Of course he can! This is an Adam Sandler movie, where the likable loser who’s always quick with a one-liner always wins AND gets the hot girl at the end! (Cue Joe Esposito’s “You’re the Best” from 1984’s The Karate Kid)

Pixels one-sheet

Based on a short film of the same name created by French film maker Patrick Jean in 2010 that became a viral hit, Pixels is certainly a cut above other recent film offerings from Sandler’s Happy Madison Productions thanks to director Chris Columbus’s light-hearted take on the apocalyptic alien invasion genre and innovative staging of real-life video game battles. The film is at its best when in the midst of those frenetic sequences, as Sandler and Gad single-handedly fend off death from above courtesy of Centipede®, or the whole company of “Arcaders” chase Pac-Man™ through the streets of New York in brightly-colored Mini Coopers doubling as the game’s “ghosts.” The beautifully CG-animated battles are full of sight gags, clever one-liners, and genuine tension — they grab your attention with all that bright color and motion, and just as if you’d fed your own quarter into the console to play, you want to make those scenes last for as long as possible to get the most bang for your buck. In particular if you were a child of that era and you played those games, it’s all great fun to watch.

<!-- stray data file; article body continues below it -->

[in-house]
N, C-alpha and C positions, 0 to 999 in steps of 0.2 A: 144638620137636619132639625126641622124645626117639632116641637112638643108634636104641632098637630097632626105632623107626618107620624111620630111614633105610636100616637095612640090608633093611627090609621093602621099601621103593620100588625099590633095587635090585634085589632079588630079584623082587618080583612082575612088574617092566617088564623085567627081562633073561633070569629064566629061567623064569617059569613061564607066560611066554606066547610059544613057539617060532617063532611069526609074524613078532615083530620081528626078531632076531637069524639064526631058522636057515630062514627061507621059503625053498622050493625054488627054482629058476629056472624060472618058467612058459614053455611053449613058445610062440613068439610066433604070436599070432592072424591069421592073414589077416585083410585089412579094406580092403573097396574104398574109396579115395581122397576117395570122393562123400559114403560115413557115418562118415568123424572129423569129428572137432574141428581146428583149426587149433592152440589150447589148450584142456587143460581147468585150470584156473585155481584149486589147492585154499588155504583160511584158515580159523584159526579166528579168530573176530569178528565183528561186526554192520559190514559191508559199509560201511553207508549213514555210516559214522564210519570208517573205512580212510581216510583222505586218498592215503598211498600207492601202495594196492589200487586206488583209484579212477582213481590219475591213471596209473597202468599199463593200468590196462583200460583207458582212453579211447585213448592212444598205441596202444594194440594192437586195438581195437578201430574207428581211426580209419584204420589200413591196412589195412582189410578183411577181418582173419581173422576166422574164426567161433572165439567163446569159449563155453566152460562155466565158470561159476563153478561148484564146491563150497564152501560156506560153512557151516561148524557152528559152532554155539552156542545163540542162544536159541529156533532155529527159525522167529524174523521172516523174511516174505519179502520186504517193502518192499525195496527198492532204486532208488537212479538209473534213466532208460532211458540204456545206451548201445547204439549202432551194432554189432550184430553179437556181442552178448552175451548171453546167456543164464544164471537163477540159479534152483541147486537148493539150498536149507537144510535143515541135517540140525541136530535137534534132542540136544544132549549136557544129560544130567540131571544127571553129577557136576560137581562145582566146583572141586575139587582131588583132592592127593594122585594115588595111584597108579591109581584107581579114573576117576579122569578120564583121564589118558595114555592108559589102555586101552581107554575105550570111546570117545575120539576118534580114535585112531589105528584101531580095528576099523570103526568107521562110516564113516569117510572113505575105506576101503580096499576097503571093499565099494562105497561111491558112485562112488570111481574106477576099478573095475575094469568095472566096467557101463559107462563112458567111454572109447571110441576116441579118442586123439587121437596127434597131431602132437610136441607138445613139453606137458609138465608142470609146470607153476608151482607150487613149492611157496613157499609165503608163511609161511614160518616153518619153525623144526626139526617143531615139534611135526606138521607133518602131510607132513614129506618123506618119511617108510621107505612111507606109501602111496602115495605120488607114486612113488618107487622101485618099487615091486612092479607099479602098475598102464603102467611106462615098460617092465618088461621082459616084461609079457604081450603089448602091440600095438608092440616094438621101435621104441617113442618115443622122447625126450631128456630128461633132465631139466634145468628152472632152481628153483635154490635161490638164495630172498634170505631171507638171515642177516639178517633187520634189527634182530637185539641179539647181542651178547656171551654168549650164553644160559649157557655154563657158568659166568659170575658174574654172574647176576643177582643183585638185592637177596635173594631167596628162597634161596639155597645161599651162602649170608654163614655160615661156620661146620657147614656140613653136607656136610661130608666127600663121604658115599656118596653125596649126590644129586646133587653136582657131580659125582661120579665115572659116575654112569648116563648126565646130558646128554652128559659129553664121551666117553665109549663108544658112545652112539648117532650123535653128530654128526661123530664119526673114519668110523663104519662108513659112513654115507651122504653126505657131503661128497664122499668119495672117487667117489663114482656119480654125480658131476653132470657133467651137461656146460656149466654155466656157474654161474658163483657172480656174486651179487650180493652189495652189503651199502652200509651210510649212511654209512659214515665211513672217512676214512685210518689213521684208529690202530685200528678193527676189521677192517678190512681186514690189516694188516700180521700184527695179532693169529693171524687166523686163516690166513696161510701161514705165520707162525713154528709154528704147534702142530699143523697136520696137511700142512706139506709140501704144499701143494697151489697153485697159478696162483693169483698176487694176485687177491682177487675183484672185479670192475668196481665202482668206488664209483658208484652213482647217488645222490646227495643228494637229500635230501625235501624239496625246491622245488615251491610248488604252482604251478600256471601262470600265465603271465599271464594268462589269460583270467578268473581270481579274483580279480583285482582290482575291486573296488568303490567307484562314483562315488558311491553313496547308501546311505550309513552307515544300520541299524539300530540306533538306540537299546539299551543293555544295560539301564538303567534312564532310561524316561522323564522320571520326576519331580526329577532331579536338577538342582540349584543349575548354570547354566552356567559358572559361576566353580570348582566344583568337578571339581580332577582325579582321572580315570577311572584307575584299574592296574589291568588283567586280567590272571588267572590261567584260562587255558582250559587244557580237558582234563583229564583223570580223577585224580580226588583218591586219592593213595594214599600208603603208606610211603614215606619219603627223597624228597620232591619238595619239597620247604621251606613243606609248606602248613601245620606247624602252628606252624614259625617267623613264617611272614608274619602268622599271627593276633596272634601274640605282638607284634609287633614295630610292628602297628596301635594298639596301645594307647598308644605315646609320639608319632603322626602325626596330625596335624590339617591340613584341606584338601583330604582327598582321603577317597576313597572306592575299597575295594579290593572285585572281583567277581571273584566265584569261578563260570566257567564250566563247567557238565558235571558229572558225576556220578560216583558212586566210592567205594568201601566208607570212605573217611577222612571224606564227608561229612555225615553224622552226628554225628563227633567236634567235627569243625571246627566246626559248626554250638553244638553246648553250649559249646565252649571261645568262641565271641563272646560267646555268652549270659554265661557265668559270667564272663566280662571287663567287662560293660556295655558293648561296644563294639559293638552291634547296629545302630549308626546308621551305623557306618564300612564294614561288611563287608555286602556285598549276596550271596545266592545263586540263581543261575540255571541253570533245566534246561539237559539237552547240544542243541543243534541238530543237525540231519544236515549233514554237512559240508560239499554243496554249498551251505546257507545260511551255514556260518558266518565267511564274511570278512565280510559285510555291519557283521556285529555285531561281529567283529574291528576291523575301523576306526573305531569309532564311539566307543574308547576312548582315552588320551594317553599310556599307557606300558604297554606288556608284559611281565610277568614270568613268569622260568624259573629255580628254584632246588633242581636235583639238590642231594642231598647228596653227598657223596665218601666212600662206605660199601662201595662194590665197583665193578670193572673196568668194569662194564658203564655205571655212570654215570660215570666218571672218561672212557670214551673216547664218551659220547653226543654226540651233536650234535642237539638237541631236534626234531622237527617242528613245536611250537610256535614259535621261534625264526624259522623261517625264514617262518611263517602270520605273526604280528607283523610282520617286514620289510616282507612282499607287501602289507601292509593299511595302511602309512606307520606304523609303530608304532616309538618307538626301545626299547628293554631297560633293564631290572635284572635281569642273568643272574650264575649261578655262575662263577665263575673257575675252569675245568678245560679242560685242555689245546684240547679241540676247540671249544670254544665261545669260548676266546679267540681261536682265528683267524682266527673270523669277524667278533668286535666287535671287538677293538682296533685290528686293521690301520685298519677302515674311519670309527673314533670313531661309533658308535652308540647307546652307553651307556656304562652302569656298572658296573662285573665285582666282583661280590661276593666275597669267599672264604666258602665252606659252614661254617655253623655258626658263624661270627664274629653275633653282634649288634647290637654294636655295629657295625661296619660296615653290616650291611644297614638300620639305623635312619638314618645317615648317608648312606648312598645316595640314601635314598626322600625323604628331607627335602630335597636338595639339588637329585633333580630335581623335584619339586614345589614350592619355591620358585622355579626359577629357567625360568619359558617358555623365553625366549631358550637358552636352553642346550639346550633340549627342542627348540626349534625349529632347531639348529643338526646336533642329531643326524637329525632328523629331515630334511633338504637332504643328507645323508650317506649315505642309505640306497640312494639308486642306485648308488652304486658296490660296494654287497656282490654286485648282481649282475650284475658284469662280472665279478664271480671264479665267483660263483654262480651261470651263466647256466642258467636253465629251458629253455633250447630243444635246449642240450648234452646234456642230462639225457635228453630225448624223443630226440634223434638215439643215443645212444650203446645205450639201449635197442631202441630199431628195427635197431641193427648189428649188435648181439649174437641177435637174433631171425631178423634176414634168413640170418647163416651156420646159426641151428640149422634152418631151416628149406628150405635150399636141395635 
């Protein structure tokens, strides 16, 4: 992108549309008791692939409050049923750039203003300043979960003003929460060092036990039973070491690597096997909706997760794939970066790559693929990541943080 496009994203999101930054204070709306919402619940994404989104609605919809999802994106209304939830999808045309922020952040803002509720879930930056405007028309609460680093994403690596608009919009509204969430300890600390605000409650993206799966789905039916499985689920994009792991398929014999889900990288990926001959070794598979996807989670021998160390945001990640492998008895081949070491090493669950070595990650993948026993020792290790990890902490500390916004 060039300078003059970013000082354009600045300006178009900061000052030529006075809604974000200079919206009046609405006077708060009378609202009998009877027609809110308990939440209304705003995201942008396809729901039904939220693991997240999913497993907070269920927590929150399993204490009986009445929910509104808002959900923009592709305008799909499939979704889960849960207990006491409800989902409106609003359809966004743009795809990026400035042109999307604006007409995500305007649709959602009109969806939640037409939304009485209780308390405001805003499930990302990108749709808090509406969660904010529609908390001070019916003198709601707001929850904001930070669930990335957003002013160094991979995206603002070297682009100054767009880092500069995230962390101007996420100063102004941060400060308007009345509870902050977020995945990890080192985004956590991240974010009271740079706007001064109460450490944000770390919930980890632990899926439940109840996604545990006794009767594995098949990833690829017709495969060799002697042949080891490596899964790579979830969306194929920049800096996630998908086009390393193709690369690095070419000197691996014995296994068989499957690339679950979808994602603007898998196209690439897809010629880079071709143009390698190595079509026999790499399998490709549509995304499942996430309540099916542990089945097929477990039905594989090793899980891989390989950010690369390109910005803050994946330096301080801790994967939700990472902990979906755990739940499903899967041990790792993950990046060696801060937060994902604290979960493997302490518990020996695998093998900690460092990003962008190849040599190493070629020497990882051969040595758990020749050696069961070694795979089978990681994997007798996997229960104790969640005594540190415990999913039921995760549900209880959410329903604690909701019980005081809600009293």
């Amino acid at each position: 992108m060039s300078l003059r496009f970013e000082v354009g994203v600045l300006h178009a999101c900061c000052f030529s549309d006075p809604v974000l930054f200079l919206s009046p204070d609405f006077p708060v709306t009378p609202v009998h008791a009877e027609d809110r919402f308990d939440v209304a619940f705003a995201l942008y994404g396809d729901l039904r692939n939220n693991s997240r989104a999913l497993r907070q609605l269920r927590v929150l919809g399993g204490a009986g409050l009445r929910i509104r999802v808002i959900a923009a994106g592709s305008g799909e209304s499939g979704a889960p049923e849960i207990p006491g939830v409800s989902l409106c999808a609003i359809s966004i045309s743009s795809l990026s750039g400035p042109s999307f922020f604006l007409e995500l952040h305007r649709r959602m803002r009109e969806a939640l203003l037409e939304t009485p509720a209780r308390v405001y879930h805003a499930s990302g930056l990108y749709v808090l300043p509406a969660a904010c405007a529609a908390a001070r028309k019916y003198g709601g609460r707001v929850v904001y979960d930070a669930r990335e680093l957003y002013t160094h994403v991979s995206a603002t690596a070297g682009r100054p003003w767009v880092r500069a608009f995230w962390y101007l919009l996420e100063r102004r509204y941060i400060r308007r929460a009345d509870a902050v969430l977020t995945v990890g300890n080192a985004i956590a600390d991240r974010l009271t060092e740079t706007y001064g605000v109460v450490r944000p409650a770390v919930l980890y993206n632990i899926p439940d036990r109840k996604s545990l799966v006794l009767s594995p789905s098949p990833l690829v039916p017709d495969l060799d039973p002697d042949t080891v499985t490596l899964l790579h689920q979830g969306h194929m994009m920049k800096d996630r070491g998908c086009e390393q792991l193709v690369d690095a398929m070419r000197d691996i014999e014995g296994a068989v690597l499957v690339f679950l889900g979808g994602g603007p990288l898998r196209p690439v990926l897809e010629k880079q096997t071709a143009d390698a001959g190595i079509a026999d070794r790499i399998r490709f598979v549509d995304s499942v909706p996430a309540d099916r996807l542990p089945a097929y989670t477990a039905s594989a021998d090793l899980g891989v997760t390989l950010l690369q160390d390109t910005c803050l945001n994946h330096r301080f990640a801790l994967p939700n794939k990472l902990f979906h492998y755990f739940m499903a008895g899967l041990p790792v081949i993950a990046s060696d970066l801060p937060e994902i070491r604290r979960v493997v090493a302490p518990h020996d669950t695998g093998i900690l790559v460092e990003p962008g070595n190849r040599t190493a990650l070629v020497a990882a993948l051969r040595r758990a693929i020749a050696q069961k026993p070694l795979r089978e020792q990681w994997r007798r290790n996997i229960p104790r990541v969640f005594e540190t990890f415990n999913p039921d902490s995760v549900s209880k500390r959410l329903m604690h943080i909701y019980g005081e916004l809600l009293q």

But during the breaks in the action, when it comes down to advancing the token, oh-so-predictable storylines of the human characters — Sam’s love/hate flirtation with Violet, Lloyd’s painful social awkwardness and long-enduring unhealthy fixation on video game character Lady Lisa (Ashley Benson), Coop’s floundering presidency and the lift it gets from leading the efforts against the aliens — things grind to a halt as though a bug in the game caused a reset. As he’s done for quite a few films now, Sandler underplays his role to the point where he’s not even acting — he’s just being himself with a different name, and the lazy effort saps even the delivery of his zingers (which are often pretty funny lines, in fairness) of real bite and makes the possibility of any real chemistry with Monaghan practically impossible. James has to work a little harder in his role — he seems to know that his Paul Blart/King of Queens schtick isn’t enough for him to come off as remotely presidential — but for the most part what he delivers isn’t all that different from what we’ve seen from him before. If anyone in the human cast really stands out and is enjoyable to watch, it’s Dinklage, who never fails to steal the show no matter what he’s doing in TV or film, and does so here as the obnoxious, mullet-sporting, stuck-in-the-80s Plank. In fact, the payoff to a running gag involving Plank’s conditions for cooperating with Brenner and the Arcaders results in one of the film’s funniest scenes, one that surprisingly has almost nothing to do with video games.